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Hoosier crowned Miss America

Katie Stam waves to the audience after she was crowned Miss America 2009.  (Associated Press / The Spokesman-Review)
Katie Stam waves to the audience after she was crowned Miss America 2009. (Associated Press / The Spokesman-Review)

Katie Stam, of Indiana, was crowned Miss America on Saturday night, fighting off a throat infection, laryngitis and 51 other contestants to win the 88-year-old pageant.

The 22-year-old University of Indianapolis student drew loud applause for her rendition of “Via Dolorosa” during the talent portion of the pageant at Planet Hollywood Resort & Casino on the Las Vegas Strip.

During the interview portion of the competition the Seymour native decried the use of performance-enhancing drugs among professional athletes and discussed the definition of glamour.

“That beauty that you feel on the inside, it’s that confidence, that radiance inside of you, that’s what glamour is,” Stam said.

Stam won a $50,000 scholarship and hopes to obtain a bachelor’s degree in communications and become a television news anchor. She began competing in pageants at age 15.

Houston

Waco leader’s mother killed

The mother of infamous Branch Davidian sect leader David Koresh has been stabbed to death, and Koresh’s aunt was in custody on a murder charge Saturday.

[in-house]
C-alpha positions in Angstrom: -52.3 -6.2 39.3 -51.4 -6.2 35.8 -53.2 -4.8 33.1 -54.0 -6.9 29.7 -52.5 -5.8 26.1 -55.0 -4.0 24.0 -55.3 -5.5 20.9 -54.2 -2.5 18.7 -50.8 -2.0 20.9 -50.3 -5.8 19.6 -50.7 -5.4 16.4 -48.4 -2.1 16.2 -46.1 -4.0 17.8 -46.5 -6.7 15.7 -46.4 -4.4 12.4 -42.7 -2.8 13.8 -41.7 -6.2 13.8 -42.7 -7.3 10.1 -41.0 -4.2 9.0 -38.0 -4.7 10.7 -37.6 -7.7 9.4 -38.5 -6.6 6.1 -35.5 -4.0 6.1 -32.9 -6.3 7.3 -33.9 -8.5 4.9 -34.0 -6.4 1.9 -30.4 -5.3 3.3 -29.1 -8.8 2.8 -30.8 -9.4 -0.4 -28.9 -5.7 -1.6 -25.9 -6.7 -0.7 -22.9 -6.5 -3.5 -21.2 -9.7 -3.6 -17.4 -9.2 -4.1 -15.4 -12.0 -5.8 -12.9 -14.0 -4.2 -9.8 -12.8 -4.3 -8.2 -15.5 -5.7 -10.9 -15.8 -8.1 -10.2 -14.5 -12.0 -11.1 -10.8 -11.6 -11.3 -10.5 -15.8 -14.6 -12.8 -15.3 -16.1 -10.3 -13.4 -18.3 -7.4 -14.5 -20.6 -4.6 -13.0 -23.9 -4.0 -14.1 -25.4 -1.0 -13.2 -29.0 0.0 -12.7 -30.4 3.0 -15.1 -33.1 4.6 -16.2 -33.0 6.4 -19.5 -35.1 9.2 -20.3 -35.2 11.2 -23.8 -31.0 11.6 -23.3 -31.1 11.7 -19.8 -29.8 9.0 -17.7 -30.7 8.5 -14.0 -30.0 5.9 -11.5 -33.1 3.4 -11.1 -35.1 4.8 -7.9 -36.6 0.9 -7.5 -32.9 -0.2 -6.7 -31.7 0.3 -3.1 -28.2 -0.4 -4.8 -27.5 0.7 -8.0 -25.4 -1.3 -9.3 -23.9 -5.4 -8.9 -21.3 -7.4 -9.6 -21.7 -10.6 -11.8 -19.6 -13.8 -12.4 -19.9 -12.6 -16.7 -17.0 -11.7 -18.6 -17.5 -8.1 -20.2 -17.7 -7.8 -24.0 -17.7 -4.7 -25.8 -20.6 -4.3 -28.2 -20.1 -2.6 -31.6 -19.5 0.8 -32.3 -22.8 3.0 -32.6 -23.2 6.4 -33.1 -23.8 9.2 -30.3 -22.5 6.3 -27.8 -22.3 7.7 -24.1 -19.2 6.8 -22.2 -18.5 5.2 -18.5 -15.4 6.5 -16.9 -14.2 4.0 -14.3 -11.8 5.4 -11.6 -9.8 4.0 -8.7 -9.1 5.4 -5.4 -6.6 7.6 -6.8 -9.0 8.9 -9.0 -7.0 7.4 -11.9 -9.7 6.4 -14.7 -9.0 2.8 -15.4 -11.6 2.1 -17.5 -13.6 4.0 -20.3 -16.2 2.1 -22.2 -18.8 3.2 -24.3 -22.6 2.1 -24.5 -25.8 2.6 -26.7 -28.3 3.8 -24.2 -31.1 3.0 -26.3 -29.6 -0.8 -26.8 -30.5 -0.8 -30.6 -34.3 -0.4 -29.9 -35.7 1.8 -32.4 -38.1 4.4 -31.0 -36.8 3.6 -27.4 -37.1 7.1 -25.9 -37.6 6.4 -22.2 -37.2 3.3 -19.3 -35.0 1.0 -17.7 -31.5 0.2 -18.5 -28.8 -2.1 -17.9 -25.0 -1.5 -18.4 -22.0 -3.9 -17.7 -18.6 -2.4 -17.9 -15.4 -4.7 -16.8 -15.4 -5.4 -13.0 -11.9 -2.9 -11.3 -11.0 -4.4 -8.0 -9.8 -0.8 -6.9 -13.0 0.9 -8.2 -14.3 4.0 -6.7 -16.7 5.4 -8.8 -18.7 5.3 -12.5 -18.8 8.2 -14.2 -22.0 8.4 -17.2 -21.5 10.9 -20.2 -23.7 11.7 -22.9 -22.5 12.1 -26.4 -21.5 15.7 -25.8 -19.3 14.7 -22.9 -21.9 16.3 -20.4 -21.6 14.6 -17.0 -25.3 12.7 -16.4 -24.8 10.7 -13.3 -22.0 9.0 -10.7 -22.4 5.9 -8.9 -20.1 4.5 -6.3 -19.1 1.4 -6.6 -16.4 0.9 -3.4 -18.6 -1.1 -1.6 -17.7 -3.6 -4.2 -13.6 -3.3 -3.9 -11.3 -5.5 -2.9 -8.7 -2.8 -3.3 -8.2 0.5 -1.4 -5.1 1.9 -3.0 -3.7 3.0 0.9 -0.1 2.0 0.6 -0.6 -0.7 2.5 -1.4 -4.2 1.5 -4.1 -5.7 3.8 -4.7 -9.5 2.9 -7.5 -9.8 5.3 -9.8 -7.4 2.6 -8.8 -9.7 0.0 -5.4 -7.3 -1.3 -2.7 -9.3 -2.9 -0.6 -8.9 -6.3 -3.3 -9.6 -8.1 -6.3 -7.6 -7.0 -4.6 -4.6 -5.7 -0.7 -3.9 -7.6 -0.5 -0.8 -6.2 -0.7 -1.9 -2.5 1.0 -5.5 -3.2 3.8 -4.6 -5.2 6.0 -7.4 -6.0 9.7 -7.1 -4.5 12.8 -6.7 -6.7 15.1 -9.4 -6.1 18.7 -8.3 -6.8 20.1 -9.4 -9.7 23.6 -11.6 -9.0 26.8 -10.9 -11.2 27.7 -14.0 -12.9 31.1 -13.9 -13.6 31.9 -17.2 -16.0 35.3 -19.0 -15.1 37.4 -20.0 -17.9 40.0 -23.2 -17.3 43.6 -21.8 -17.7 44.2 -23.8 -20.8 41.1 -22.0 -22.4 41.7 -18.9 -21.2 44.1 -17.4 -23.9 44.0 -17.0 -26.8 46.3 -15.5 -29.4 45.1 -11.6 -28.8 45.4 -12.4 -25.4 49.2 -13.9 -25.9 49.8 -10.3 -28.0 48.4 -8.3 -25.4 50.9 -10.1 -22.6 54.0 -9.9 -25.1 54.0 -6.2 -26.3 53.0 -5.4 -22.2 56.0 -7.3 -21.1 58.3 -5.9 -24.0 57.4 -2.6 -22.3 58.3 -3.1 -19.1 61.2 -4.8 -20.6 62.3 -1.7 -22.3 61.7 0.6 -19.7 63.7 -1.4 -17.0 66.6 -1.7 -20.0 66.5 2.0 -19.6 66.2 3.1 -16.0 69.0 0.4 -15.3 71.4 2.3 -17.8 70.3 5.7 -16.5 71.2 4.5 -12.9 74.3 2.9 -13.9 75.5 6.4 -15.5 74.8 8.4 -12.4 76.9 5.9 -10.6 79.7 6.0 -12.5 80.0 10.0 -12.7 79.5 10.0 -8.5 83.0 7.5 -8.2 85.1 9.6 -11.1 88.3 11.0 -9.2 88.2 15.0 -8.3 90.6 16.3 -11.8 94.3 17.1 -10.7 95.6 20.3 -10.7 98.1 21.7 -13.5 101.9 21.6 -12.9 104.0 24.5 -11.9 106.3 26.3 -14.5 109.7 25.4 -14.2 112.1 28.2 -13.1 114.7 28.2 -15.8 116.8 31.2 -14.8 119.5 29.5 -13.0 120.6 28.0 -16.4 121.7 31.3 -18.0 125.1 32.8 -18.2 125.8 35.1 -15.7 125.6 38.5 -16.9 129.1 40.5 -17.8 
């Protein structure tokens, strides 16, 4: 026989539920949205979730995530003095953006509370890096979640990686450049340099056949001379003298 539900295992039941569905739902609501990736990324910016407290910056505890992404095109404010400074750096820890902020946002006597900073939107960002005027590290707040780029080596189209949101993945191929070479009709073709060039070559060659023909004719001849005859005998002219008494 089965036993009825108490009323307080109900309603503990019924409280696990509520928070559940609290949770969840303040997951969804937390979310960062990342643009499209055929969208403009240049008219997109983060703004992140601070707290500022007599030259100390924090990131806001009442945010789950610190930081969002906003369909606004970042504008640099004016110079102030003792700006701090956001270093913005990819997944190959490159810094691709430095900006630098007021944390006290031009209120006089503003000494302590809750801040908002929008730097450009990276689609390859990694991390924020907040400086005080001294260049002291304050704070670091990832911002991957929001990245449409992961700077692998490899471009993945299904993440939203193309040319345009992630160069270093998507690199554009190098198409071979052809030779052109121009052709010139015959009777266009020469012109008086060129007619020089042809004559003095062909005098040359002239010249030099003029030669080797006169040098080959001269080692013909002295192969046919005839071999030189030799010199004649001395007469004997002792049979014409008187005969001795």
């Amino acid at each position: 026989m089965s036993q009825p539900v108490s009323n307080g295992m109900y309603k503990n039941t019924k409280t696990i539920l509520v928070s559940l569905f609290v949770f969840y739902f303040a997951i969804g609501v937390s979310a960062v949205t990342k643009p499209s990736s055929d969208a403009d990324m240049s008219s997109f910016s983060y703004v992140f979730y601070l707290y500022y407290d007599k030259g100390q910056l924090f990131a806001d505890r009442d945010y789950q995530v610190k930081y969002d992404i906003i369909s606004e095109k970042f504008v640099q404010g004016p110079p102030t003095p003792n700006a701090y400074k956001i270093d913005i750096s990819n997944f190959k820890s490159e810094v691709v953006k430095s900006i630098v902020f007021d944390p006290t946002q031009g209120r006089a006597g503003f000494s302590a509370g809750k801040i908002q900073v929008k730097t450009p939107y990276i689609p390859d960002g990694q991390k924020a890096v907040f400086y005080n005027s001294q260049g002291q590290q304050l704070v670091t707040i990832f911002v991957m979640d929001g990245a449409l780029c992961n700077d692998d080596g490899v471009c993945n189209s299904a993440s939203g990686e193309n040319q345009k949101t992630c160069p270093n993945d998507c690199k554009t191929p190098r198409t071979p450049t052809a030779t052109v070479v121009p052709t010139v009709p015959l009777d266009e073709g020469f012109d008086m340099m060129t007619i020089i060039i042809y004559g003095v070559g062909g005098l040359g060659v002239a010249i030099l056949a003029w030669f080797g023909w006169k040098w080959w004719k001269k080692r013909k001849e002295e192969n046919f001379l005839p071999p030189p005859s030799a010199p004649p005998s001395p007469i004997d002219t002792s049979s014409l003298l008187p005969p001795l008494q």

Bonnie Clark Haldeman, 64, was found Friday afternoon at the home of her sister, Beverly Clark, in a rural area near Chandler, Henderson County, Sheriff Ray Nutt said. Chandler is about 175 miles north of Houston.

“It’s still under investigation, and we really don’t know what the motive was or what caused this to happen,” Nutt said Saturday.

Clark, 54, was being held without bail pending a court appearance.

New York

21 Club loosens dress code

It’s the 21 Club for the 21st century.

In a concession to changing sartorial norms, the storied Manhattan restaurant known for its traditional atmosphere and powerbroker clientele has stopped requiring men to wear ties at dinner. The change took effect Friday, spokeswoman Diana Biederman said.

The management realized standards of proper dress have changed, and the economic downturn has made the 79-year-old establishment more conscious of encouraging business, she said.

Neckwear became optional at lunch years ago. “Times change. … We have to move forward, ” Biederman said.

Still, 21 is hardly going casual: Men still must wear jackets, and jeans and sneakers are out for everyone.

From wire reports
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